In Twitter's love for 'Big Cow,' echoes of the 19th century

Credit: Anna Boyle/Art Editor Credit: Anna Boyle/Art Editor

Last week, a controversy embroiled the internet that resulted in thousands of tweets, multiple articles, and a bitter feud between The Guardian and The Washington Post. The source of all this tension?

A really big cow.

Knickers, an Australian Holstein measuring six feet and four inches from hoof to shoulder and weighing over 3,000 pounds, captured the hearts and minds of internet users everywhere when a photo of him surrounded by a herd of smaller cattle went viral. Commenters on Twitter dubbed him “big cow,” praising Knickers for the heroic nature of his enormous stature. Before the day was out, his newfound fame had already garnered the attention of many mainstream media outlets, including The Washington Post and The New York Times.

Writers at both papers were at pains to temper the fervent passion of many social media users. Knickers, the Times noted, is not technically a cow (a female with one or more calves) but a steer — a bull castrated at birth. And as Jason Bittel pointed out in the Post, Holstein cattle tend to grow a lot larger than the Wagyu cows Knickers is standing beside in the viral photo.

But as other commentators were quick to argue, neither point really detracts from the fact of his sheer size. Knickers nearly matches the height of the tallest Holstein steer ever recorded, and stands over eight inches taller than the average height for his breed. At 3,000 pounds, he weighs more than double the amount of even his heaviest peers.

What’s even more unusual about Knickers is his age. Steers raised for meat production are usually slaughtered between the ages of two and three. Knickers is seven years old, which may help to explain his massive size. But even as a young cow, Knickers was too large to fit in the farm equipment required to process his carcass.

“We have a high turnover of cattle,” Knickers’ owner, Geoff Pearson, told the Australian Broadcasting Corporation in October. “He was lucky enough to stay behind.”

Steers of Knickers’ age and size might have been more common in the past. The first cattle imported to Australia in the 1800s were not raised for meat but for work: oxen used to till and cultivate soil. Without a visit to slaughterhouse ensuring their premature demise, these animals could end up living for anywhere from 10 to 20 years.

Cattle grown for this purpose are exceedingly rare on modern farms. Not only can tractor-mounted cultivators turn over soil at an exponentially higher rate than oxen ever could, tilling itself has fallen out of favor as new herbicide resistant plants make chemical weed-killers an easier and more desirable alternative.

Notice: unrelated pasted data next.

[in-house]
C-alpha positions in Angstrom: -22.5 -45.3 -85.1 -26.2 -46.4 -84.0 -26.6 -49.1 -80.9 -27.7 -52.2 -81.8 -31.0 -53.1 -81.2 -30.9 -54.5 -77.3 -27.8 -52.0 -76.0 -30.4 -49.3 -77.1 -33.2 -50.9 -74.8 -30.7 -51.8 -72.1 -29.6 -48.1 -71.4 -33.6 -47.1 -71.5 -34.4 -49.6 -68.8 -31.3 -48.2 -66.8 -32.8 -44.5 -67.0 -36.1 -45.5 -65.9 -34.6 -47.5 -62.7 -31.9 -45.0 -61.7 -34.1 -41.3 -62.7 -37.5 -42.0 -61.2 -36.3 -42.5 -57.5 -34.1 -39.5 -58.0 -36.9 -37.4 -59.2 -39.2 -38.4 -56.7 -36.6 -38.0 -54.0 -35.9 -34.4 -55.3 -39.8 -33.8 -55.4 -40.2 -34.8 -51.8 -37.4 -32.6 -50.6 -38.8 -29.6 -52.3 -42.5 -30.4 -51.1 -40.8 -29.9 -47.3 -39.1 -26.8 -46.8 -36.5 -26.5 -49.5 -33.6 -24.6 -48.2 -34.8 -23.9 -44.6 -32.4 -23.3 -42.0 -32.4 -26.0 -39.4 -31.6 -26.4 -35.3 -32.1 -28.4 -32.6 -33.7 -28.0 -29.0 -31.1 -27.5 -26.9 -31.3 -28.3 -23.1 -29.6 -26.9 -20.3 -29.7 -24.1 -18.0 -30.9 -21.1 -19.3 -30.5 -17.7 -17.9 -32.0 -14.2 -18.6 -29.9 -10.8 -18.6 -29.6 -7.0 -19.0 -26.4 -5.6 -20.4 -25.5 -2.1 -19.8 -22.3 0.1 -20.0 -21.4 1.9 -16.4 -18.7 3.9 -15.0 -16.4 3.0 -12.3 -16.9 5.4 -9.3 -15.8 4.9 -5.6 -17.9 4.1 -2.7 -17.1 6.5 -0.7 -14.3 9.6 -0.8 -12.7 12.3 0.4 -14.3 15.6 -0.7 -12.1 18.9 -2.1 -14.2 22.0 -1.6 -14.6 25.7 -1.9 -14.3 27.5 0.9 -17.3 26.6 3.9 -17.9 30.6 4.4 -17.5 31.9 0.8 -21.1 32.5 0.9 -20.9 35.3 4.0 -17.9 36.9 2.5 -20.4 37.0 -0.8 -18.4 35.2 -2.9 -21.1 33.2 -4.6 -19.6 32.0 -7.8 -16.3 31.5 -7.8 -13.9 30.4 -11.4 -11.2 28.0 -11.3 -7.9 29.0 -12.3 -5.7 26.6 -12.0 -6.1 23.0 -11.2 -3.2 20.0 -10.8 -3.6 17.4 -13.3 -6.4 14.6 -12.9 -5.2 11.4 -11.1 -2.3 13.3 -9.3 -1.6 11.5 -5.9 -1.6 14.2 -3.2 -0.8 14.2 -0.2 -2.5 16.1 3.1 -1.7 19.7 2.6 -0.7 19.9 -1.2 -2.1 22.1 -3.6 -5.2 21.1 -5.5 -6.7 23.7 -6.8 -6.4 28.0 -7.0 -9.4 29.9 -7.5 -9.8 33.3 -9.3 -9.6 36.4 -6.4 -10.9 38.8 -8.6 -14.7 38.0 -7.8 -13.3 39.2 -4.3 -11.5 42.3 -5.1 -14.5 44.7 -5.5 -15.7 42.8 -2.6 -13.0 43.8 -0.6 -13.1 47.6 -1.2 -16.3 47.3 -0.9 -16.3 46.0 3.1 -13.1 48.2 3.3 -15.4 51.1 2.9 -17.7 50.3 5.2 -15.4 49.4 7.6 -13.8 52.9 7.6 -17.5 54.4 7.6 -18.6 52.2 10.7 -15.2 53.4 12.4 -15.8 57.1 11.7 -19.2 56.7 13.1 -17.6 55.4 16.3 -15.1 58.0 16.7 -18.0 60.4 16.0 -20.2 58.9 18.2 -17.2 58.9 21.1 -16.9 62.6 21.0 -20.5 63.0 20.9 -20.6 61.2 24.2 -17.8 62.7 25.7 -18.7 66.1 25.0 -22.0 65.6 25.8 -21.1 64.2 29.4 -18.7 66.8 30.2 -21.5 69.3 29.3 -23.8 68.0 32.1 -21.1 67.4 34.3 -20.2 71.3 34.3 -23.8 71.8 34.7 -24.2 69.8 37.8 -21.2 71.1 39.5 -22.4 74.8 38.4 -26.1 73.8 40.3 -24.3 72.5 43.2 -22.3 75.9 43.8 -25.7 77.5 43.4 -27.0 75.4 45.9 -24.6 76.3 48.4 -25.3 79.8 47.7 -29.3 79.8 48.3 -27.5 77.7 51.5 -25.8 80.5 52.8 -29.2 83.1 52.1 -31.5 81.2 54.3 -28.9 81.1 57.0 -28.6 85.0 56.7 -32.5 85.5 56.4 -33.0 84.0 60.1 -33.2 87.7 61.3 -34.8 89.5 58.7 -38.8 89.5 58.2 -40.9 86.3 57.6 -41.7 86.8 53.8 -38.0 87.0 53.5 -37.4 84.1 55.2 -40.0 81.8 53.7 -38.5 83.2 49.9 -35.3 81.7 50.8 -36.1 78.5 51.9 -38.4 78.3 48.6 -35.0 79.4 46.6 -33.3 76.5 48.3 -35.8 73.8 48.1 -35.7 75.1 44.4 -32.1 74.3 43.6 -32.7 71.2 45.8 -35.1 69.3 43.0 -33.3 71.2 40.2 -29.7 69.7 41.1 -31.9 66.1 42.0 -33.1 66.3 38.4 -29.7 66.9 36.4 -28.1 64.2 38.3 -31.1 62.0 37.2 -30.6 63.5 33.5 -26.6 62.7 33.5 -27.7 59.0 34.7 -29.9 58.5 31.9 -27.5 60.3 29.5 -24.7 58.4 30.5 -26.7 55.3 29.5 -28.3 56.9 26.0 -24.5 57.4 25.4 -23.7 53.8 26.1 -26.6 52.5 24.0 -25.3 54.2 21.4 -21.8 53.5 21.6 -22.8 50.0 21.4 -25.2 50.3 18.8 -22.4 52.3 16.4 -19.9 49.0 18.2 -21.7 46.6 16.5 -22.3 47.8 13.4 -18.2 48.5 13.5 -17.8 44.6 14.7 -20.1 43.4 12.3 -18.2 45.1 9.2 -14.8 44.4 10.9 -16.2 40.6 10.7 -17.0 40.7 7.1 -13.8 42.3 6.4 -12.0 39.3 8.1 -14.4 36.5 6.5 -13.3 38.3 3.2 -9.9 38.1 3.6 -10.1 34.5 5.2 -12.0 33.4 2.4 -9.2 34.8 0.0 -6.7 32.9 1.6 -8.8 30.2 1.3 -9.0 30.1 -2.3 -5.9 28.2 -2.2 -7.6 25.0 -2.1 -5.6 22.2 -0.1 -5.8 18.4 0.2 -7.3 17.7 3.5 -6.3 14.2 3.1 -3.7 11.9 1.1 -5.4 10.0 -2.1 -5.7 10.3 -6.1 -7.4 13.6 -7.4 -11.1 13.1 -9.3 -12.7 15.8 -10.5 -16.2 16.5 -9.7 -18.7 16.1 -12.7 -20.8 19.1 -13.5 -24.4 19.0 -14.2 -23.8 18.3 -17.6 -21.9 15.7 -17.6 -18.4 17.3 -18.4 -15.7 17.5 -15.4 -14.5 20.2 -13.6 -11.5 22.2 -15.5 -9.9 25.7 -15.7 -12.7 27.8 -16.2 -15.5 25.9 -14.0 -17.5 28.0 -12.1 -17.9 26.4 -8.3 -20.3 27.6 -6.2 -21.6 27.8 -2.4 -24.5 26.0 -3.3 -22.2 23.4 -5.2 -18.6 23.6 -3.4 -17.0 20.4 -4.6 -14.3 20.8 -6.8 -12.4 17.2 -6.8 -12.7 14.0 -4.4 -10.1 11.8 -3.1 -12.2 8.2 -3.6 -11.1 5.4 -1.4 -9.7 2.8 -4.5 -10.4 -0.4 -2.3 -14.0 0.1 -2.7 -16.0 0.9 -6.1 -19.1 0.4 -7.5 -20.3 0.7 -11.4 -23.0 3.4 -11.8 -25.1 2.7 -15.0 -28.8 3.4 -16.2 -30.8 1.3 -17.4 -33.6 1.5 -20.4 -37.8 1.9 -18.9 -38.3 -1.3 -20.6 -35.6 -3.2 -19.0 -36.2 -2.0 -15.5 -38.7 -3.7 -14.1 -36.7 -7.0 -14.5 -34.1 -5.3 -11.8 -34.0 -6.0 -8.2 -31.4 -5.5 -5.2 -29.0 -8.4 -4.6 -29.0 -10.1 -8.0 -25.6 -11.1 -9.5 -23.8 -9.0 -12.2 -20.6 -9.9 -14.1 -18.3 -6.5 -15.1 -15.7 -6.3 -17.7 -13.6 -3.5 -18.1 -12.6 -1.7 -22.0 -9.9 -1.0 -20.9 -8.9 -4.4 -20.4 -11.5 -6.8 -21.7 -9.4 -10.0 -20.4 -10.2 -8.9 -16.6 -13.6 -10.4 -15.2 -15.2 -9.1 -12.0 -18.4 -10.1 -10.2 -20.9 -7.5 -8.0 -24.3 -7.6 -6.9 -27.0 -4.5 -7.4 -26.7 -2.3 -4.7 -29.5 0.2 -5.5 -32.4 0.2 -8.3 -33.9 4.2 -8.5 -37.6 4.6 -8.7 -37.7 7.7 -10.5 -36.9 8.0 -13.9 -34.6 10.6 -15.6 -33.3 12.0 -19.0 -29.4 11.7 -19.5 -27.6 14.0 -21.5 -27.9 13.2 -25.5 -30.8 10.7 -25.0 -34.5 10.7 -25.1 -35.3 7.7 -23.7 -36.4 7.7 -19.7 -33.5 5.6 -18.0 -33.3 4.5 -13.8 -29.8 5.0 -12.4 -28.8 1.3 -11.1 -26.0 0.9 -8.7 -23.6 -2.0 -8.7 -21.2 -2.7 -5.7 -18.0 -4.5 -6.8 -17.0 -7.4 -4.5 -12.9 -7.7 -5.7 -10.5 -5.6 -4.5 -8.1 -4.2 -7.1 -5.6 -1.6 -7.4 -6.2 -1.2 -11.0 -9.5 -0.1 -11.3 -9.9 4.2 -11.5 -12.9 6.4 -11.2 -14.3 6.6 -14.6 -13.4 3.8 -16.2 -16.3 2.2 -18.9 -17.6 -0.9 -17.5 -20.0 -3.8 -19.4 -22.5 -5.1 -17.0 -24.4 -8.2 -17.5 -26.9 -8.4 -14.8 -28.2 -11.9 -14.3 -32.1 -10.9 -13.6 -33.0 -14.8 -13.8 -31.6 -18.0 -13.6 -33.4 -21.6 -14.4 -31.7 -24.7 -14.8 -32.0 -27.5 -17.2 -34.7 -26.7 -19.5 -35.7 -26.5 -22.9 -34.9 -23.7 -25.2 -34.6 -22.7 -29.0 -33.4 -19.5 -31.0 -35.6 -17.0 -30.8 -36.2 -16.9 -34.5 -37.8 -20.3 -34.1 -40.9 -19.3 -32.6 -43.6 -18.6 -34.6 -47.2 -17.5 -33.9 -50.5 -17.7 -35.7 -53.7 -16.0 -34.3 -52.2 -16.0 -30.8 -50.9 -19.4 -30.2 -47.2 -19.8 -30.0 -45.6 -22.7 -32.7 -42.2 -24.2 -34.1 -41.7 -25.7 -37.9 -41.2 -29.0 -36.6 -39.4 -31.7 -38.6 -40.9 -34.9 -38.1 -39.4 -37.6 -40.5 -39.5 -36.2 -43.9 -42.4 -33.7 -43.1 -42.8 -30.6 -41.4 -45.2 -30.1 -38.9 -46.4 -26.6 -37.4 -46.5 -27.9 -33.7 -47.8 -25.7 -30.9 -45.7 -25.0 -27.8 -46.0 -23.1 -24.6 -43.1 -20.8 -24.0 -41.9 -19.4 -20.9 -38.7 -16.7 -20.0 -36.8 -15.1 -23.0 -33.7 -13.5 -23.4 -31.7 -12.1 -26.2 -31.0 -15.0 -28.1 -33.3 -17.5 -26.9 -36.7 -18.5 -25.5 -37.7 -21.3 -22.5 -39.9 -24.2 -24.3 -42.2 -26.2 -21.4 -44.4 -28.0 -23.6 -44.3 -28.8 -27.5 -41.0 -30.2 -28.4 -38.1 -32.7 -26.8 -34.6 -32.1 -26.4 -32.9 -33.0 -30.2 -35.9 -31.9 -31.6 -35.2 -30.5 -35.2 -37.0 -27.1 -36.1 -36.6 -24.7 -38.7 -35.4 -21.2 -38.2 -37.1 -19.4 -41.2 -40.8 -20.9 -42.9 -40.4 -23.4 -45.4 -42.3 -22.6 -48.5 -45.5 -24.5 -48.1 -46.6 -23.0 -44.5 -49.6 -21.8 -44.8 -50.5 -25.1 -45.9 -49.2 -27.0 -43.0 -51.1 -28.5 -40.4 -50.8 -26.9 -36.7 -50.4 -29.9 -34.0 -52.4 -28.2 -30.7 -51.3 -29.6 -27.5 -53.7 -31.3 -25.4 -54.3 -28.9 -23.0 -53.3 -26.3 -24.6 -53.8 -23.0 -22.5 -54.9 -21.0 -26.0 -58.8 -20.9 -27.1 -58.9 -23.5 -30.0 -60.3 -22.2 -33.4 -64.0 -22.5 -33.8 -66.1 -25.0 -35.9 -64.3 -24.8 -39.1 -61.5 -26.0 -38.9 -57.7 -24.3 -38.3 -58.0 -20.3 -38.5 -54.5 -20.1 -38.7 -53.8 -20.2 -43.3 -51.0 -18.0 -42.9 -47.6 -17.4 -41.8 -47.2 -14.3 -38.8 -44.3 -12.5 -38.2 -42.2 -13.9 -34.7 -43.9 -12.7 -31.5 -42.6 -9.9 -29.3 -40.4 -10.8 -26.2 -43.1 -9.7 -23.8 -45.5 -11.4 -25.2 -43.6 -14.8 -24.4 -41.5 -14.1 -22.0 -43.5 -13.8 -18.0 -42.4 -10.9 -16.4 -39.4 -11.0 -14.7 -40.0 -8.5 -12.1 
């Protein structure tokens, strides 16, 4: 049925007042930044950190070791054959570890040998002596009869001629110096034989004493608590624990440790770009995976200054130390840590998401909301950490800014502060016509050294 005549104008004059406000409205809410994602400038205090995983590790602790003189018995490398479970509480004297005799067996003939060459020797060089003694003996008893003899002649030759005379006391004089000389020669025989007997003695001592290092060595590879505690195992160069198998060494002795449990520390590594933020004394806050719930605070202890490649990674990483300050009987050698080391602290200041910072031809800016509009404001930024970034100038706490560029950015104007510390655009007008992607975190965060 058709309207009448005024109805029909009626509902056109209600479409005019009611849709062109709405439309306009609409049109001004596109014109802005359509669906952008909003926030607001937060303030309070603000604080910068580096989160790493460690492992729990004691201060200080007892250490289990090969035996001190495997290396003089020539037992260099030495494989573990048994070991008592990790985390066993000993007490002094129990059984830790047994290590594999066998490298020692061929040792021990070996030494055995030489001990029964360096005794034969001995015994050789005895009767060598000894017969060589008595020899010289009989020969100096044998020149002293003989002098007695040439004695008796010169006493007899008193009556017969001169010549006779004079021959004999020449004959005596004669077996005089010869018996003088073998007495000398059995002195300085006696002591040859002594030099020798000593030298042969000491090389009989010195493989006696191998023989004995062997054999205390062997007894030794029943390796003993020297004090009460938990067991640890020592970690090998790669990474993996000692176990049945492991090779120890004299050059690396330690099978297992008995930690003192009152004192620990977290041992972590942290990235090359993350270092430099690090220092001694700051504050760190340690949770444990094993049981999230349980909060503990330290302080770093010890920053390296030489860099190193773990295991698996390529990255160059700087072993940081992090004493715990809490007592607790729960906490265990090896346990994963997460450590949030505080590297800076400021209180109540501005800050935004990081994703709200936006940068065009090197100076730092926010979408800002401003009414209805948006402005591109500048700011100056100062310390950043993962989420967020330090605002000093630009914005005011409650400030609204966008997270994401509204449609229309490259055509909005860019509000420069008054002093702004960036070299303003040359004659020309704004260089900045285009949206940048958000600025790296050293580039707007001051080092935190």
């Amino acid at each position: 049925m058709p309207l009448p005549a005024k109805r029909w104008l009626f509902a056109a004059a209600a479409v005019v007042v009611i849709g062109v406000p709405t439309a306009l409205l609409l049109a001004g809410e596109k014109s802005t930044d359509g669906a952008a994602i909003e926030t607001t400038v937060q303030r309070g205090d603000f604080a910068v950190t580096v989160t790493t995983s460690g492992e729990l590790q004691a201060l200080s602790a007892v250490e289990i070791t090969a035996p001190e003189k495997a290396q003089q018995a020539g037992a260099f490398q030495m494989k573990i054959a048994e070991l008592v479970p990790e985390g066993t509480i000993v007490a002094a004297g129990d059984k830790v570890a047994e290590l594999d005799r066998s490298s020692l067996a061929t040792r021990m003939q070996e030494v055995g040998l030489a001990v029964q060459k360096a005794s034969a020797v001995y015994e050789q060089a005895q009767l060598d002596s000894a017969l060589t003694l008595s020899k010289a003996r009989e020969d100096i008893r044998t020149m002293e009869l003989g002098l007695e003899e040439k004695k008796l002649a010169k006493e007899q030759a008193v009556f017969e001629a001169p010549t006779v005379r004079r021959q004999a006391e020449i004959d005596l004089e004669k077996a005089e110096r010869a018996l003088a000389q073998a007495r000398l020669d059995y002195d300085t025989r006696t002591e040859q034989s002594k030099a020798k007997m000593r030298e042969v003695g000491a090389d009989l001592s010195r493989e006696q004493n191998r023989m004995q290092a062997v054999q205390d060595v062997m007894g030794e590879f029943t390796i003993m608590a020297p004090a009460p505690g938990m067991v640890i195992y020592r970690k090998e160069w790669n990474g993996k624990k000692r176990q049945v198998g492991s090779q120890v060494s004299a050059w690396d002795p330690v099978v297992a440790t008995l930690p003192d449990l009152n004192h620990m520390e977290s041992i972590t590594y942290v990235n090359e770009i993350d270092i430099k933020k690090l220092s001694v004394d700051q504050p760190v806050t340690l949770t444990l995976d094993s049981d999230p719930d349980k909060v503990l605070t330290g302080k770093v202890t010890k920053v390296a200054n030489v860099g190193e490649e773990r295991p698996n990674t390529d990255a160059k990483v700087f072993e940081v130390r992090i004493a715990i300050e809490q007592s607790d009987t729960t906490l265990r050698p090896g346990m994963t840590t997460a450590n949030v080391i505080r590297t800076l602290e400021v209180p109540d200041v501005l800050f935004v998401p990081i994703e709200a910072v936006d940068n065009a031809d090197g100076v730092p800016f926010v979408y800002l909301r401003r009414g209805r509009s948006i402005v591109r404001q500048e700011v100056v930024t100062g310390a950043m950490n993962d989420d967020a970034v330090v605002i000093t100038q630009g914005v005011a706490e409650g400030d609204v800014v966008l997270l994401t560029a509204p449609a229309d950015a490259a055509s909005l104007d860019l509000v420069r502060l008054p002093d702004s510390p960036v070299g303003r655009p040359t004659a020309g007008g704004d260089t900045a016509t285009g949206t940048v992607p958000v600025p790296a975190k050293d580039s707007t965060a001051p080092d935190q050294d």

Even without a career in plowing to fall back on, Knickers has managed to find work on the farm, leading and coaching other cattle around their enclosure.

“Whenever he wants to get up and start walking there's a trail of hundreds of cattle following him,” Pearson told the ABC.

This is what Knickers is doing in the picture that brought him well-deserved internet fame: towering over the herd of smaller brown cattle congregated around him. While it’s a far cry from tilling the soil, Knickers’s position as a cattle wrangler does bear more similarity to his plow-pulling ancestors than it does to his dinner-destined contemporaries.

The same is true of his social media stardom. While fascination with pictures of large cows may seem like a uniquely internet-based phenomenon, enormous cattle actually have a rich history as portrait subjects. In the 19th century, the rise of selective breeding brought with it a rise of larger and larger cows. Farmers aspired to raise bigger cattle as status symbols, and would commission artists to create paintings of them and their cows standing together.

One especially notable portrait depicts the Durham Ox, an English steer weighing about 2,600 pounds. Like Knickers, the Durham Ox lived longer than one destined for the grisly fate of the average steer. When he was finally put down after suffering a hip injury that refused to heal, the ox was exactly 11 years old.

That Knickers, a seven year old steer, has already grown to be 400 pounds heavier than the Durham Ox at its death speaks to the sweeping changes brought about by factory farming. The high demand for beef, combined with advances in genetics, have allowed the average steer to become as large as some of the biggest cattle in recorded human history. In fact, cows today are so big, some ranchers are becoming concerned.

“More and more of our commercial customers say they’re concerned about their cows getting too big,” Kevin Schulz, a cattle breeder, told Hereford World in 2010. “They want to lower cow maintenance costs.”

Perhaps some ranchers are anxious that their cows, like Knickers, may grow too big to slaughter. A more practical concern is efficiency: larger cows require more resources to keep healthy. As cattle feed becomes more expensive, many farmers seem worried that the emphasis on bigger and bigger cattle is hurting their bottom line.

But even if proponents of smaller cattle fail to convince the majority of breeders, really big cows like Knickers will remain an anomaly. Most steers will simply never grow old enough for us to appreciate their enormity.

So large animal enthusiasts: enjoy Knickers while he lasts. And hope that someday, somewhere, another big cow will find its way into the spotlight, and into our hearts.